Routine Activity Theory stipulates that a criminal act occurs as a result of the convergence of a ‘motivated offender’, a ‘suitable target’, and the absence of ‘capable guardians’ who are able and willing to exercise control and supervision (cf. Felson, 2002). Although the model is simplistic it re-directs our attention from the characteristics of perpetrators to the social and economic conditions in which particular offences are most likely to occur. (The readers of Youth & Policy will not need reminding that an important group of capable guardians, street-based youth workers, has ceased to exist in most of the areas affected by street grooming).
In August 2012, Daniel Trilling interviewed John Rigg, director of Meadows Care, one of the providers of private care homes in Rochdale. At the time, there were 47 private care homes in Rochdale while Haringey in North London, by contrast, had just two. Some of the homes in Rochdale belong to local companies like Rigg’s while others are owned by private equity conglomerates who must balance the interests of the children with those of their shareholders. In the wake of the Jay Inquiry (2014: 11) these homes were castigated for ‘dumping large numbers of vulnerable children from all over the country on Rochdale’s streets’. John Rigg said:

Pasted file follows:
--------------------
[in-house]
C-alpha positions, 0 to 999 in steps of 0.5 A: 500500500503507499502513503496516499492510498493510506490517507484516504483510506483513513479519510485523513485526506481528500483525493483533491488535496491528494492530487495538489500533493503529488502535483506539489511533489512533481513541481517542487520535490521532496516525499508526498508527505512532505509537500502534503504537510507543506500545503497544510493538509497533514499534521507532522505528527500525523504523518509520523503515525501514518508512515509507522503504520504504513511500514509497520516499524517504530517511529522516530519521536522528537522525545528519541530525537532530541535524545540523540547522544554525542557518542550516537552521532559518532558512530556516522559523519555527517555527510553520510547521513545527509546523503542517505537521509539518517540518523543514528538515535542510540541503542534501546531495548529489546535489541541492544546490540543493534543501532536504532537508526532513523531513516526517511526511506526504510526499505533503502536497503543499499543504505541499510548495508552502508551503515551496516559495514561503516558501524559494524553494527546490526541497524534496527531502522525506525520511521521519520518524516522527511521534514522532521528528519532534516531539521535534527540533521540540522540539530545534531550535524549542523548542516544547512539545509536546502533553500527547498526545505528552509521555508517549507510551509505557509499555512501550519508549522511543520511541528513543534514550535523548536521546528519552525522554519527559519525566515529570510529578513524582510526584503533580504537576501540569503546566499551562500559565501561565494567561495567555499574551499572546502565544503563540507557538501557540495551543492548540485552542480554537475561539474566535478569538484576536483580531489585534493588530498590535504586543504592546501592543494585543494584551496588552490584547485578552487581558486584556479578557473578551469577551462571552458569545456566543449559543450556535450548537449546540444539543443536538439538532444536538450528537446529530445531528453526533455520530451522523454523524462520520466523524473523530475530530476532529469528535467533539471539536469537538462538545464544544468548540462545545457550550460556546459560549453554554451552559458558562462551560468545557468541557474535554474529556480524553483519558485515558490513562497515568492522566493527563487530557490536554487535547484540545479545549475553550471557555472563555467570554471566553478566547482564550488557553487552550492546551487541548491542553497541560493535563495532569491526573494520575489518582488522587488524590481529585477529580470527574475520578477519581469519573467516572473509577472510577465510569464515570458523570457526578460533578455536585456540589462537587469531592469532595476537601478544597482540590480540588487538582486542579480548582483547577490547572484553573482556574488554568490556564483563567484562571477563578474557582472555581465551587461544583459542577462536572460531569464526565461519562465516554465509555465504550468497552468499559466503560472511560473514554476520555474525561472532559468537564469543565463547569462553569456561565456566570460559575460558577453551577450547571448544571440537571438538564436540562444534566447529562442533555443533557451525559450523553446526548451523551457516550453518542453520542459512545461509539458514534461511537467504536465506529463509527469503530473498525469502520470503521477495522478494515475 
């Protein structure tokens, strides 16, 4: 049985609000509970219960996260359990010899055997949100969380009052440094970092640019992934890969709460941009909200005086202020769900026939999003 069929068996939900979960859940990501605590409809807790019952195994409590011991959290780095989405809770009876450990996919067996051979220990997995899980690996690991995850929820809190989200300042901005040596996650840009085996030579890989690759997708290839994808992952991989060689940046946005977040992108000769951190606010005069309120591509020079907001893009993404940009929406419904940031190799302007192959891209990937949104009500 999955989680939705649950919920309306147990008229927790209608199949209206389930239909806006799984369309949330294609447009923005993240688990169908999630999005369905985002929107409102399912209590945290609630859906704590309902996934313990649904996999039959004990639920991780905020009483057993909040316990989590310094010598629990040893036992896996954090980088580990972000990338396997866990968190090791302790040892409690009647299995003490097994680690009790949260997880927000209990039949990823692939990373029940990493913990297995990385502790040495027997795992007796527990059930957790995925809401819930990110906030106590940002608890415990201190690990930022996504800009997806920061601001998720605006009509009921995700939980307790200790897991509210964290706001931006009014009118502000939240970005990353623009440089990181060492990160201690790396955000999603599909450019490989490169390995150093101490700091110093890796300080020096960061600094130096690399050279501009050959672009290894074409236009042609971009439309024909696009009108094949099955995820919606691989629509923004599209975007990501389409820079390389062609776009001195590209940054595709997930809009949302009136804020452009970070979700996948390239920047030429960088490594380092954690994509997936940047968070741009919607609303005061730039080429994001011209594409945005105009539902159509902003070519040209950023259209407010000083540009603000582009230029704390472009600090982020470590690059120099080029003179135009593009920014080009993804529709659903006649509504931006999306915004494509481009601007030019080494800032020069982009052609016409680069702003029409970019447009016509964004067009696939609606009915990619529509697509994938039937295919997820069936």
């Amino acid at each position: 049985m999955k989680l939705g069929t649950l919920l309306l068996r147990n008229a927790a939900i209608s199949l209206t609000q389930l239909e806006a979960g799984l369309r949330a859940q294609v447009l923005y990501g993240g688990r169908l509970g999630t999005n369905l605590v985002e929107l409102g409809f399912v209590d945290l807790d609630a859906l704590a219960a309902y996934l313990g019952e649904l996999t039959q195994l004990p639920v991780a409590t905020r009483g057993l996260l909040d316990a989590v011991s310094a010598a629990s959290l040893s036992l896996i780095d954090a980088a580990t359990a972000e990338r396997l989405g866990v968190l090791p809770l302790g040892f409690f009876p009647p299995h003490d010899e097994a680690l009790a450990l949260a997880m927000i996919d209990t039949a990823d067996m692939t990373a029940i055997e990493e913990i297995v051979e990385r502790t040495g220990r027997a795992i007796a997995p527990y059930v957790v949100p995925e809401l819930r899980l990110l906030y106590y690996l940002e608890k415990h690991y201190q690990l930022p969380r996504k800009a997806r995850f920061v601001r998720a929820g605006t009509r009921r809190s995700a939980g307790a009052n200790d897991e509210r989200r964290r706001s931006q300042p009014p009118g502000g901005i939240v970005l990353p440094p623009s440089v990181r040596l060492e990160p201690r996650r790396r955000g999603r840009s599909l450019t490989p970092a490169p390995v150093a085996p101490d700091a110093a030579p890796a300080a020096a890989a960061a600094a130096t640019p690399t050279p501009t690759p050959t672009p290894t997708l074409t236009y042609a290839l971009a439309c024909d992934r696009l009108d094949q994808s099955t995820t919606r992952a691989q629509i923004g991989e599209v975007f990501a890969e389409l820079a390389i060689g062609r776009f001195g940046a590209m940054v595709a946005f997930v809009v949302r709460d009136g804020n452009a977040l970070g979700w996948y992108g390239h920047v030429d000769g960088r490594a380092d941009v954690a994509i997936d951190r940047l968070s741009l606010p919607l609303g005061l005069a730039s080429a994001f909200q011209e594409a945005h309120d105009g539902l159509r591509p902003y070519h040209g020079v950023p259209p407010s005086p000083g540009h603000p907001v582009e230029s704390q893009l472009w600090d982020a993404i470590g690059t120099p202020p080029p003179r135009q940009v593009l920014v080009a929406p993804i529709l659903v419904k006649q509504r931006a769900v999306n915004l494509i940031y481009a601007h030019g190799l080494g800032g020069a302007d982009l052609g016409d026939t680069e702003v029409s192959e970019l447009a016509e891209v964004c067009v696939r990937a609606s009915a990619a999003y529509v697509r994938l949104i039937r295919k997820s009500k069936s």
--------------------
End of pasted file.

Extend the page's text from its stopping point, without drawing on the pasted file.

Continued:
Here’s why: when a local authority anywhere in the country needs to take a child into care and it doesn’t have any free beds of its own, it sends out an email to private providers … whoever can offer the home and support that best fits the child at the most attractive price gets the commission. Like any other industry, children’s care homes have concentrated where conditions are most favourable. The north-west of England, with its modest salary costs and property prices, has proved an ideal location. In Rochdale, vulnerable children from all over the country are funnelled into homes, supposedly monitored by social workers who may be as far away as Essex or Exeter. (Trilling, 2012: 11)